Developers of the Lewis project say it will give the island a much-needed economic boost while helping Britain meet its European Union-mandated targets for renewable energy. Greenpeace, Friends of the Earth and other groups back the project. Lining up against it, the Scottish Wildlife Trust, Scottish Natural Heritage and the Royal Society for the Protection of Birds, among others, argue that the turbines will cause incalculable damage to the flora and fauna of the moor. The RSPB, which has been particularly vocal, speaks of “bird genocide,” and even the developers concede that the giant rotors are not ornithologically friendly.

But even more fragile than the bird habitat is the human ecology of Lewis.

Crofting, weaving and fishing are the island’s main economic activities. Gaelic is still widely spoken. For many islanders, English is a language they learned at school. Gaelic remains their first language.

The problem is that Scotland’s Western Isles have been in steady decline for more than a century. The fishing fleets are nearly gone. The number of active weavers has fallen from several thousand a generation ago to about 200 today. The population has shrunk from 36,000 in 1951 to 26,500 in the last census. With Britain’s highest death rate and lowest birthrate, the decline can only continue.

Lewis does not have the air of an impoverished place, but its GDP lags far behind the rest of Britain, and there are deepening concerns about its long-term economic viability.

So it was no great surprise in June of 2005 when the Western Isles Council, the local governing body, voted overwhelmingly in favor of the wind farm project. But it was not a decision made lightly.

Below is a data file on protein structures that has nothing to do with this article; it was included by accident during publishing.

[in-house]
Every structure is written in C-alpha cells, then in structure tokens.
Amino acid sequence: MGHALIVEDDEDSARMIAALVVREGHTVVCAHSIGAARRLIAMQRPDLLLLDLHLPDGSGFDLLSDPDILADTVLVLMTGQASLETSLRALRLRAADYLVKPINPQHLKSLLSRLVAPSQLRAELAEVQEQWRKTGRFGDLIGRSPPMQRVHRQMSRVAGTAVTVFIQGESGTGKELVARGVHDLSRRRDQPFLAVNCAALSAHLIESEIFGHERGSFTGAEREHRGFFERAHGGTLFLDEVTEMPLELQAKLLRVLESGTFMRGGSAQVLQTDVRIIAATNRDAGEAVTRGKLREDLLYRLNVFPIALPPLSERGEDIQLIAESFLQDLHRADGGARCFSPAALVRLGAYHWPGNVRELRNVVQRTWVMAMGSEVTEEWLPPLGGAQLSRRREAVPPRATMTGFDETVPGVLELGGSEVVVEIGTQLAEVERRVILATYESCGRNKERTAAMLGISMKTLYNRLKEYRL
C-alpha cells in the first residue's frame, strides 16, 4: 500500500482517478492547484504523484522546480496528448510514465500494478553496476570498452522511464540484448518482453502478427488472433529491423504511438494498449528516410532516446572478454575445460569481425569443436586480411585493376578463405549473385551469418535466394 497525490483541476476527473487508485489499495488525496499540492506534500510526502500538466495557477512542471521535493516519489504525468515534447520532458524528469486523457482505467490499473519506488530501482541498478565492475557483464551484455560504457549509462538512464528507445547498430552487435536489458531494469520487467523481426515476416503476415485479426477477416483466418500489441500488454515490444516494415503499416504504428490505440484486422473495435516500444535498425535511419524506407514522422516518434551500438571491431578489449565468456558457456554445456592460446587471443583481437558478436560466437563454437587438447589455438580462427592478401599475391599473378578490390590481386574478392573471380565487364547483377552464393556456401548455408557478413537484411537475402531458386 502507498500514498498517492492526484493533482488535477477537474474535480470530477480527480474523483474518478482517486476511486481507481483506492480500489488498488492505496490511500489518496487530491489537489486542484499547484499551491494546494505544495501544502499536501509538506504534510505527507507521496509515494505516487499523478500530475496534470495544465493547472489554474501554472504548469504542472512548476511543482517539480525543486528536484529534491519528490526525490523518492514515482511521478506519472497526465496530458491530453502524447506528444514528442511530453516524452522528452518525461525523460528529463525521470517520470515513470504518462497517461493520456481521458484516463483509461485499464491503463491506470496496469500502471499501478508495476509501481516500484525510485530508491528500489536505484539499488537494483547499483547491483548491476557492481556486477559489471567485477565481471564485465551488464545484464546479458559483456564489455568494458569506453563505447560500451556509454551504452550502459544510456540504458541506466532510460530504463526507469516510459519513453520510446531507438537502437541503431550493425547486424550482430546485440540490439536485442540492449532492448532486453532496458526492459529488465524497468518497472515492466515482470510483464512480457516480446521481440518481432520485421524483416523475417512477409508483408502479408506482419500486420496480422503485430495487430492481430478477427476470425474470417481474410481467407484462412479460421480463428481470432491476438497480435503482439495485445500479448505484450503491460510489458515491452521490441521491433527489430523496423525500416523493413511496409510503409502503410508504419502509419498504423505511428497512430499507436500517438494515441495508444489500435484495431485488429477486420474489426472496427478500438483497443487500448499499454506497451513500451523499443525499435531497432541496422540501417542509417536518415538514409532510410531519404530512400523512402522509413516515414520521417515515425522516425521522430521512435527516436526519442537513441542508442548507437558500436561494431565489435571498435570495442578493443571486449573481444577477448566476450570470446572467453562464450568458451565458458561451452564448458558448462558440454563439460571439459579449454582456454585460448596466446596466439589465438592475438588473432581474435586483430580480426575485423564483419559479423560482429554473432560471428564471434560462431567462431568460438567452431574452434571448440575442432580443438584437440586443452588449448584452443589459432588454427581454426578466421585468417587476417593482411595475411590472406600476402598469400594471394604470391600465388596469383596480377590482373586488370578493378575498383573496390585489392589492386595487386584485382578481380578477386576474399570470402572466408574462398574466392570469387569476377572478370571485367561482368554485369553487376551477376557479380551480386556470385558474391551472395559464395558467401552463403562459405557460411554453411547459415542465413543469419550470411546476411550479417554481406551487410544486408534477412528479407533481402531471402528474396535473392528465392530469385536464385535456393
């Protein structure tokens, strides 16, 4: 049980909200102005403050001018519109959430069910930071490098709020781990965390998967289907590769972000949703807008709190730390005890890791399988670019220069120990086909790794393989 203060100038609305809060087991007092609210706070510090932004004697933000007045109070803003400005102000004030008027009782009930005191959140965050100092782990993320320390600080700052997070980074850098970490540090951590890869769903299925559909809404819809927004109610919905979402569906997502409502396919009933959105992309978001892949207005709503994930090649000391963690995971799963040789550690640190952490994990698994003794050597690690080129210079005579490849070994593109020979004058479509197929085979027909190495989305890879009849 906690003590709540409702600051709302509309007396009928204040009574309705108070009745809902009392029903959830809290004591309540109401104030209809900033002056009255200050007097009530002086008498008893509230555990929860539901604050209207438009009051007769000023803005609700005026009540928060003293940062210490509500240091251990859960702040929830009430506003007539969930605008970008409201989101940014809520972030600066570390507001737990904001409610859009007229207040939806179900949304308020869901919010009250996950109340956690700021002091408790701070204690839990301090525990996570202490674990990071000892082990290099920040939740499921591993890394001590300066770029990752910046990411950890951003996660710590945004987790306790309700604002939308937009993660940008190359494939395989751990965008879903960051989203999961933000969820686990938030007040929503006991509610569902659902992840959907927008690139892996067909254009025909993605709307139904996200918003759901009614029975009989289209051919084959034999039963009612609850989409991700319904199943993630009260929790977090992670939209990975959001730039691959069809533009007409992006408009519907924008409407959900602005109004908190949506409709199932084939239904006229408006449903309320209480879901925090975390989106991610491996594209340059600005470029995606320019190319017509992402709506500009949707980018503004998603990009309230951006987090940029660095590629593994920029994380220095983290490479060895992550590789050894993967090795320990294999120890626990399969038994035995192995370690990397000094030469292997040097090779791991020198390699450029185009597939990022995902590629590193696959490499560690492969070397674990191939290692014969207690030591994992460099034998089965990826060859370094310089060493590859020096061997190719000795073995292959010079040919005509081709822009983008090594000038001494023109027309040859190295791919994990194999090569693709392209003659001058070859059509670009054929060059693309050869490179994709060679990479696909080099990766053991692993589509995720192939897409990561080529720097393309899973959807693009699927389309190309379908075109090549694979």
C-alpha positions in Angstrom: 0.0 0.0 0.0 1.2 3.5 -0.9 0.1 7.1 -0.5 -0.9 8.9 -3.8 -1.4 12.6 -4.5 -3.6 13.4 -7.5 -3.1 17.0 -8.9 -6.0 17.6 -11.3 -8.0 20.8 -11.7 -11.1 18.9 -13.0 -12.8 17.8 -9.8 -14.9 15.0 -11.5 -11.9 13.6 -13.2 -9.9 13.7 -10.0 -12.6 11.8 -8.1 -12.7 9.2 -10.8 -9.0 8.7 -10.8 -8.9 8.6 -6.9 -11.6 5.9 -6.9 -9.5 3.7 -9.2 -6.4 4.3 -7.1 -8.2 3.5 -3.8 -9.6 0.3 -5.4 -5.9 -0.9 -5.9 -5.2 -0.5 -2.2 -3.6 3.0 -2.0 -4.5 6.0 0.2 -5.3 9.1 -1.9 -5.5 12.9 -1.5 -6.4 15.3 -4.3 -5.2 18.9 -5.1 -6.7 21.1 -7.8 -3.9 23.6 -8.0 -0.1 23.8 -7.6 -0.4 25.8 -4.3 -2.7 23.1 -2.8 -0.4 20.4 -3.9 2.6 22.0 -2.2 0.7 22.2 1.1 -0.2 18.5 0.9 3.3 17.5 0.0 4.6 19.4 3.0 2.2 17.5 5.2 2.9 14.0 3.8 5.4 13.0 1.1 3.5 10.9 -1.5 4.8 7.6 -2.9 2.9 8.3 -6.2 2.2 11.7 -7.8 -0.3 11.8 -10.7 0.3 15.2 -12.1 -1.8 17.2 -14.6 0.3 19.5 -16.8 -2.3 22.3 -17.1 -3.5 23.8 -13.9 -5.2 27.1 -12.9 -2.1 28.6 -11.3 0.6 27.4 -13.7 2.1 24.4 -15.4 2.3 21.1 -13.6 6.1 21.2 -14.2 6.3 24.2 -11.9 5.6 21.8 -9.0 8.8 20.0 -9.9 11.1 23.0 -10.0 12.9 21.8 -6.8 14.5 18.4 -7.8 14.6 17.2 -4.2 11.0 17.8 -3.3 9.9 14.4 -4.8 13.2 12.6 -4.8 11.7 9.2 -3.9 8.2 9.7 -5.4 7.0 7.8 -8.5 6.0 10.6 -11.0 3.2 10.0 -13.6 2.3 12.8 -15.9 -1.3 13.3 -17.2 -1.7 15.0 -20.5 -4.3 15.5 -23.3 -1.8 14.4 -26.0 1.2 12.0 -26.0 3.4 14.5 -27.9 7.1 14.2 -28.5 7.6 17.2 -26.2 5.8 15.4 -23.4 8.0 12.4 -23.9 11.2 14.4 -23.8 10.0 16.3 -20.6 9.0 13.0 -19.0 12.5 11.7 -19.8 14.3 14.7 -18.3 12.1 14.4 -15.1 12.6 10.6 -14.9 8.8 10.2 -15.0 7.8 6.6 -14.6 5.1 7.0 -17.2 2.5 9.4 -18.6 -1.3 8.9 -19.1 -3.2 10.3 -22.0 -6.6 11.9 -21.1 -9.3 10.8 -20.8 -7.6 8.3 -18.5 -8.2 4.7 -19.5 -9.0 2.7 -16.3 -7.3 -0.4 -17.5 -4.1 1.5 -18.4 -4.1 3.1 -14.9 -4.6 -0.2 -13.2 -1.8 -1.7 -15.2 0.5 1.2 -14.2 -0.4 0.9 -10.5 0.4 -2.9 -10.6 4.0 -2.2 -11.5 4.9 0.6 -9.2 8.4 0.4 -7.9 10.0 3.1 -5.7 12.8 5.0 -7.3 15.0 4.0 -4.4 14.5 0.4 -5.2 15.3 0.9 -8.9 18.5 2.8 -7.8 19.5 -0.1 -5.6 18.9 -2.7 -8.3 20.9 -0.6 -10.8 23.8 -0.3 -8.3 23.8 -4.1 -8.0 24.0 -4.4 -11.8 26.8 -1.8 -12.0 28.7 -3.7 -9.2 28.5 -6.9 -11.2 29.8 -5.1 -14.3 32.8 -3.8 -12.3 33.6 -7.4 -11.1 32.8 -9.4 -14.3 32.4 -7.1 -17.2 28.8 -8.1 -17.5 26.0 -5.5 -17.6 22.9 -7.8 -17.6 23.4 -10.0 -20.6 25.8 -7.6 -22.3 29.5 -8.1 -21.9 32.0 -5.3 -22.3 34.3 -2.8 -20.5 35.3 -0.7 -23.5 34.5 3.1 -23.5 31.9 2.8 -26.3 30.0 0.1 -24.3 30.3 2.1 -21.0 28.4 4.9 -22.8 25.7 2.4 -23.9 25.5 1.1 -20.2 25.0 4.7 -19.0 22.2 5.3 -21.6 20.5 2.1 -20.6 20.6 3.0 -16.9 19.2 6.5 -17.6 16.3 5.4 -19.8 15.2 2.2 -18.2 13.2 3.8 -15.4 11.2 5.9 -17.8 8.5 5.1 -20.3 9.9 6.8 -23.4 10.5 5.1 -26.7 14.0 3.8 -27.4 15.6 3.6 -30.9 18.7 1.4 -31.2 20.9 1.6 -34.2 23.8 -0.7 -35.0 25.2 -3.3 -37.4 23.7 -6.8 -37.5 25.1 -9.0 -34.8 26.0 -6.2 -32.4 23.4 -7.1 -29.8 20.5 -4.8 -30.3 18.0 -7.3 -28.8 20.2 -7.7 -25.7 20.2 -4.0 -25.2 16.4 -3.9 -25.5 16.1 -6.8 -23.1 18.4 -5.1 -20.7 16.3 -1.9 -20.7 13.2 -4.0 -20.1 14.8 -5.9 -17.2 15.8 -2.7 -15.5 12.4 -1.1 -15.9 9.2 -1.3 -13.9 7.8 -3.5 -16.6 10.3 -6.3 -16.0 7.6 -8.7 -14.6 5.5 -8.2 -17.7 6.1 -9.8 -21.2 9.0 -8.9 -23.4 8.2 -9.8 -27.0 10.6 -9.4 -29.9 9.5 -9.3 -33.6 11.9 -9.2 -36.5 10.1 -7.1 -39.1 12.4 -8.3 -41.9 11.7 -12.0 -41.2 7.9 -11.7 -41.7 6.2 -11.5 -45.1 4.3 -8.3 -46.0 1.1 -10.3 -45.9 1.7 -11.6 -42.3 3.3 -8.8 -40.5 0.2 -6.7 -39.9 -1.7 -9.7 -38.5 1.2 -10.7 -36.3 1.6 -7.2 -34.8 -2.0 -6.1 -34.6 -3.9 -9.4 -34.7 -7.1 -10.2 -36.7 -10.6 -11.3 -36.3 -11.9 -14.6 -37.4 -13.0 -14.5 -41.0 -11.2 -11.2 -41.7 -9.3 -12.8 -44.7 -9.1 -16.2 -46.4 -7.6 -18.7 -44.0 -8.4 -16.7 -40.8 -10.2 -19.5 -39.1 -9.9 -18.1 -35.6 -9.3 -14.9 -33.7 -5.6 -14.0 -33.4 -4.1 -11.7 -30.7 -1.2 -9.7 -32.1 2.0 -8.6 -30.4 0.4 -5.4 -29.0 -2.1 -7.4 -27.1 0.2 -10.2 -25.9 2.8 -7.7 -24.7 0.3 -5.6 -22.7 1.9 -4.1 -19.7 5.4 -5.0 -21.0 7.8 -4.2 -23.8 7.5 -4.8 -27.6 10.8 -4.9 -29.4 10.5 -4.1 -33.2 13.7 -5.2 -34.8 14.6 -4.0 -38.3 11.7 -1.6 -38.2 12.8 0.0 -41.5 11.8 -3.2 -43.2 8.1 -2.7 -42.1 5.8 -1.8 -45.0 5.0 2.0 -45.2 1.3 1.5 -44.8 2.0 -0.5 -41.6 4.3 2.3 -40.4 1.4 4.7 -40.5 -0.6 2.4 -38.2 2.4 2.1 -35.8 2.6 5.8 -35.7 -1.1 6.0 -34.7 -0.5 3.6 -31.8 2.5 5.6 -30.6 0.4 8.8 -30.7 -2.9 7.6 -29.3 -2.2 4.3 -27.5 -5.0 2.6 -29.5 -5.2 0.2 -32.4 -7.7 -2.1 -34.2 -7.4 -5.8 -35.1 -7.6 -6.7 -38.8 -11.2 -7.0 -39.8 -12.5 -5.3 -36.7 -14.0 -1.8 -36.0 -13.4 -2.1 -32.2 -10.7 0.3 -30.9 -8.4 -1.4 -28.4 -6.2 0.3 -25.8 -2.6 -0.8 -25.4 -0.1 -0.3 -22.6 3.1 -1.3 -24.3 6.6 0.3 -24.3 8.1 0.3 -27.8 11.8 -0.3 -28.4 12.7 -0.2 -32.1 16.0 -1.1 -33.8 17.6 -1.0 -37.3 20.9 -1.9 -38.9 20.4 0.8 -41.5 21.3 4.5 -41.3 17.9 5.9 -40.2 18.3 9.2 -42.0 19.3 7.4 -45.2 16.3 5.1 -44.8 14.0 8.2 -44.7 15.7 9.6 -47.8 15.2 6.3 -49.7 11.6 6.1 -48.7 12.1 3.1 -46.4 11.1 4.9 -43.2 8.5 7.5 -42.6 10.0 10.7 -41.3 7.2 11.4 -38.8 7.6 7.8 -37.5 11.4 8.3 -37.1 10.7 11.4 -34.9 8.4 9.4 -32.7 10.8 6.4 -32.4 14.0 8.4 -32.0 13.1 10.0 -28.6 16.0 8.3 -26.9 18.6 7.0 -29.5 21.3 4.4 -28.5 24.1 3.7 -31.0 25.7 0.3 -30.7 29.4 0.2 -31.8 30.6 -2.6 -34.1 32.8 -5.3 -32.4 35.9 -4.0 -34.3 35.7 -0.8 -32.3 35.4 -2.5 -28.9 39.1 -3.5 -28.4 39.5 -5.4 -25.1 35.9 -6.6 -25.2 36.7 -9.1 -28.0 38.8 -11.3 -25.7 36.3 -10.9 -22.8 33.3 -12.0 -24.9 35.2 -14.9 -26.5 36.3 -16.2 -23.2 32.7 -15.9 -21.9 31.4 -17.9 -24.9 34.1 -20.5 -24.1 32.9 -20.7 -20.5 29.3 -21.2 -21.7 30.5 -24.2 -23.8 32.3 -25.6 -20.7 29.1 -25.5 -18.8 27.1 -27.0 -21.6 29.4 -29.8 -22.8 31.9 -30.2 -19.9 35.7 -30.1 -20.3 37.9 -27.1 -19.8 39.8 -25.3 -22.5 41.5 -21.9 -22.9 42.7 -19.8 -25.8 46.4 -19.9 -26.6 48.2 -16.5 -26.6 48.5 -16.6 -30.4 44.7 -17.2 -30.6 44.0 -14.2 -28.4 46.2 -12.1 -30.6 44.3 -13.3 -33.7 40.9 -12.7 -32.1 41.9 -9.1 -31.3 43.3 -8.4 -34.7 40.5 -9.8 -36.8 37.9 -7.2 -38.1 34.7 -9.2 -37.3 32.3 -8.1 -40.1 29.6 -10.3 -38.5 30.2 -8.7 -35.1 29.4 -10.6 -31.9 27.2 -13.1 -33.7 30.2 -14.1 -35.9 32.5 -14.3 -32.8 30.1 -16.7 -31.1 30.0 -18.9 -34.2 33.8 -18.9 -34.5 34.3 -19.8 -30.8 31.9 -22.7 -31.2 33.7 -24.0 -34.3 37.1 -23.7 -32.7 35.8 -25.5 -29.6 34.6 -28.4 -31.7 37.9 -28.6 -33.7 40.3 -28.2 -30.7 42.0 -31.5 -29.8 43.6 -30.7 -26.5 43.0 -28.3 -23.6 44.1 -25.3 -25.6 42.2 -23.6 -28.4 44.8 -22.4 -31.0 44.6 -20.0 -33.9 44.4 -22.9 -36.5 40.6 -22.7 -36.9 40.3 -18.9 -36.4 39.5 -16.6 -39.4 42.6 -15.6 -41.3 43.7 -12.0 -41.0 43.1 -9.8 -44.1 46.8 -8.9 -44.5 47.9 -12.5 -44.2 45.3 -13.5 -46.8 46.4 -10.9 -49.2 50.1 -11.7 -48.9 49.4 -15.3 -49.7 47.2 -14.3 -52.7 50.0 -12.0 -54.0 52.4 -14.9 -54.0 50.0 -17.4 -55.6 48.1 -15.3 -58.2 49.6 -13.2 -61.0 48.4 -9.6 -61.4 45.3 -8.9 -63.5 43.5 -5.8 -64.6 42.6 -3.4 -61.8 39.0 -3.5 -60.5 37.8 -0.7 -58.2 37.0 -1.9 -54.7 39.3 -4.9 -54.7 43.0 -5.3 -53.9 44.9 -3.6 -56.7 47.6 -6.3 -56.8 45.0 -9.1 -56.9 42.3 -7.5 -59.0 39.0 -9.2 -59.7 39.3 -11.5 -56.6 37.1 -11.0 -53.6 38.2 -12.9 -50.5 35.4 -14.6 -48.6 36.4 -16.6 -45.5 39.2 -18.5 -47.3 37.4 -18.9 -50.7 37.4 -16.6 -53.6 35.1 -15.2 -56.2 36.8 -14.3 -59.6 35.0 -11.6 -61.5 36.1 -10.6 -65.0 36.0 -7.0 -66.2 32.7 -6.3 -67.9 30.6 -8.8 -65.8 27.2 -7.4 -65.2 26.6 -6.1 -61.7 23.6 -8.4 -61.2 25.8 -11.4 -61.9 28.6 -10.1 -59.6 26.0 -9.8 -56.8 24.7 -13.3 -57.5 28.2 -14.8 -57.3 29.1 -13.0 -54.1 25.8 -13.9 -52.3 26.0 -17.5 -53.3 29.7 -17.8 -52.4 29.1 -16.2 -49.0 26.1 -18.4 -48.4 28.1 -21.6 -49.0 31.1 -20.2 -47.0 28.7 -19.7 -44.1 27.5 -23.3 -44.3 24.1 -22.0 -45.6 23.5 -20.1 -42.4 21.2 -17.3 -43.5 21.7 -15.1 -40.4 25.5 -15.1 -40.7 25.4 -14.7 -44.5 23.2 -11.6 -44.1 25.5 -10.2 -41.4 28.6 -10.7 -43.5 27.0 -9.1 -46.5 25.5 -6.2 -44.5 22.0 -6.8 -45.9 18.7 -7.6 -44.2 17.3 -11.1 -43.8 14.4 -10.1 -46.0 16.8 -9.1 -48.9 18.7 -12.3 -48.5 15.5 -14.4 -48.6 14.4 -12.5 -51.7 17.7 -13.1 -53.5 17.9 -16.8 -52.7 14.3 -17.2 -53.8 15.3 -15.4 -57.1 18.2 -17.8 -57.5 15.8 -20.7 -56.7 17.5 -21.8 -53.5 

Benefits and doubts

“We knew we had to get it right,” said Angus Nicholson, a council member who heads the environmental services committee and who voted in favor of project. “We knew that if we came to the wrong decision, it could mean the end of this community as we know it.”

Calum Ian MacIver, head of economic development for the council, can reel off the pertinent statistics with PowerPoint precision: More than 330 local jobs during the project’s 4-year construction phase; a similar number of full-time jobs during its 25-year operational lifetime. In addition to the rent they will pay for the land, the developers have offered the community 20 percent ownership of the project and have pledged to pay some $20 million a year into a community benefits fund.

Campbell, who stands to collect about $6,000 a year in rent for the turbines on her croft, said she is not interested in handouts or “corporate bribes.” She also points out that unemployment is not one of the island’s problems–the jobless rate fluctuates between 3 and 6 percent–and that if the project goes through, workers will probably have to be imported from Poland and elsewhere in Central Europe. She believes the project will hasten the population decline.